Here is a rough translation of the PEC member’s speech (as given in the prepared text):
Chairperson of the election commission, provincial governor, prospective members of parliament, honorable guests. The election commission has ordered us to perform a samanachan [be of one opinion] ceremony today, expecting that those who will compete in this election will have the feeling that they are like brothers and sisters towards each other, like fellow citizens, and not like enemies. They should therefore not use violent means or excessive amounts of money, which would lead to an electoral culture that is not beneficial to the country. It would also not set a good example for the next generation. Therefore, the election commission has invited all of you to join our samanachan ceremony in order to create confidence that the up-coming election of Sunday, 23 December, will have a warm and harmonious atmosphere. This is the electoral culture everybody hopes for.
I have been assigned by the election commission of Chachoengsao province to perform the duty of reading the oath to Luang Pho Putthasothorn and to the sacred things of the candidates, who compete to be Members of Parliament for Chachoengsao province. This will be done today simultaneously in the entire country. Regarding Chachoengsao province, we have organized the ceremony in front of the Uposatha hall of Wat Sothorn, in front of the sacred Luang Pho.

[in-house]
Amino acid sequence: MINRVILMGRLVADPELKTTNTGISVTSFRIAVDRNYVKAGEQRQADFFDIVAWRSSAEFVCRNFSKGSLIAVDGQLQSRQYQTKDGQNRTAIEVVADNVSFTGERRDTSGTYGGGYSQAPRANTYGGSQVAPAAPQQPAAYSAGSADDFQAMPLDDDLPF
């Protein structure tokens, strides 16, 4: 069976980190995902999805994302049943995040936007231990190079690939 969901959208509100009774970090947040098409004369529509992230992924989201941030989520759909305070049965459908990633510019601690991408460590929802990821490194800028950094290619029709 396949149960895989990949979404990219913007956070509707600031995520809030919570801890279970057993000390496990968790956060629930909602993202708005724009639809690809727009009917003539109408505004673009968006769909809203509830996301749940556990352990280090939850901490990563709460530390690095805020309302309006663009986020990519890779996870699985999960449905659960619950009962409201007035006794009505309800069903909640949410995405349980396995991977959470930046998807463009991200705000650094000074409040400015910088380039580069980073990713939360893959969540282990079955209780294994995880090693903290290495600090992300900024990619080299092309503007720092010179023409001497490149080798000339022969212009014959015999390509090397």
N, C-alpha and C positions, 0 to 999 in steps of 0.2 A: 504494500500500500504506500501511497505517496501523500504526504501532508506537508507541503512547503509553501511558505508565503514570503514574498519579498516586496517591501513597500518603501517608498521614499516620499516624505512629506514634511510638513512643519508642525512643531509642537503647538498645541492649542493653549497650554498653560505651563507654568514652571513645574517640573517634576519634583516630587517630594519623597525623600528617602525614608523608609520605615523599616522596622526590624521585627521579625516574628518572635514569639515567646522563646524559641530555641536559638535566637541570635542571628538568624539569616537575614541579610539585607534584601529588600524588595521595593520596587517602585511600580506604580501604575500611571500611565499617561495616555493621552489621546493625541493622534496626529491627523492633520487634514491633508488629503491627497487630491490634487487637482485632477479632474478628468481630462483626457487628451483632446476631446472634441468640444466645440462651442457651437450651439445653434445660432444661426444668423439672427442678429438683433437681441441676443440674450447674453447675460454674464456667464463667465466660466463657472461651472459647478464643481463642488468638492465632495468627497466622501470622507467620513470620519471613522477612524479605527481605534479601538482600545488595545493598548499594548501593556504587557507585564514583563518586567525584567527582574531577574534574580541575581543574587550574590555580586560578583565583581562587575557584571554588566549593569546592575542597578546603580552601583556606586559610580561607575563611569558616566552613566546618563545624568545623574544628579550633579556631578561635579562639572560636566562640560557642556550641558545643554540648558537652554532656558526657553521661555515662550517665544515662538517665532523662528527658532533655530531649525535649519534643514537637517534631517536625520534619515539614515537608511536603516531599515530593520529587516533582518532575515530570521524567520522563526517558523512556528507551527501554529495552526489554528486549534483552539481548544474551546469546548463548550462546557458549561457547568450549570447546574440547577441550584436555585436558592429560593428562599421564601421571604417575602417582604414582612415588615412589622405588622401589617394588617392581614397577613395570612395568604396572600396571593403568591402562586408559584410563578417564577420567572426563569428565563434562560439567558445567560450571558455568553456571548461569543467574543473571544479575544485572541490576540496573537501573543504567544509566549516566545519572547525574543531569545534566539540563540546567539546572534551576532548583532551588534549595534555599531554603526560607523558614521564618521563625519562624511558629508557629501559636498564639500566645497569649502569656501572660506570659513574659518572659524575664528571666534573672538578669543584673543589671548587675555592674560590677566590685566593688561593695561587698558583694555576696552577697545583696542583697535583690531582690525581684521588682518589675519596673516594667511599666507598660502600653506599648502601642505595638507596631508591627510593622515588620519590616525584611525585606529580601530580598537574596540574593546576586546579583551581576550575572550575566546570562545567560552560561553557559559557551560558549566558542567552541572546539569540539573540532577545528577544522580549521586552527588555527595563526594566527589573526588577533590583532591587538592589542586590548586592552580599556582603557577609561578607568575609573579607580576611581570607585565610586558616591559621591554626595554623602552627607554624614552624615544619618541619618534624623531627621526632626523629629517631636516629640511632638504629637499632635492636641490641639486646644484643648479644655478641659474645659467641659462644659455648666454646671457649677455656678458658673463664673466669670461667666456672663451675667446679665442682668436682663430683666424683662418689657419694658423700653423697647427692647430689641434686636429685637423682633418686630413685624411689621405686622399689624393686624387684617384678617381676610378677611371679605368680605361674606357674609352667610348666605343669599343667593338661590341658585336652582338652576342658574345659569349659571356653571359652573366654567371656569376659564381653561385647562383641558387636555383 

The election commission and the people of Chachoengsao are very pleased that all of you have come here today in order to pay respect, ask for blessing, and make your pledge. This shows your sincerity, that you are ready to volunteer to serve the nation with willingness and determination, that you are ready to be an honorable member of the House, based on knowledge, thoughts, morality, virtue, ethics, and honesty. This will make the people of the province proud. It will also bring honor to your families.
The election commission is confident that the majority of people feel that votes should be gained by clean means, without using various ways of vote buying and vote selling by some groups or some phuak (cliques).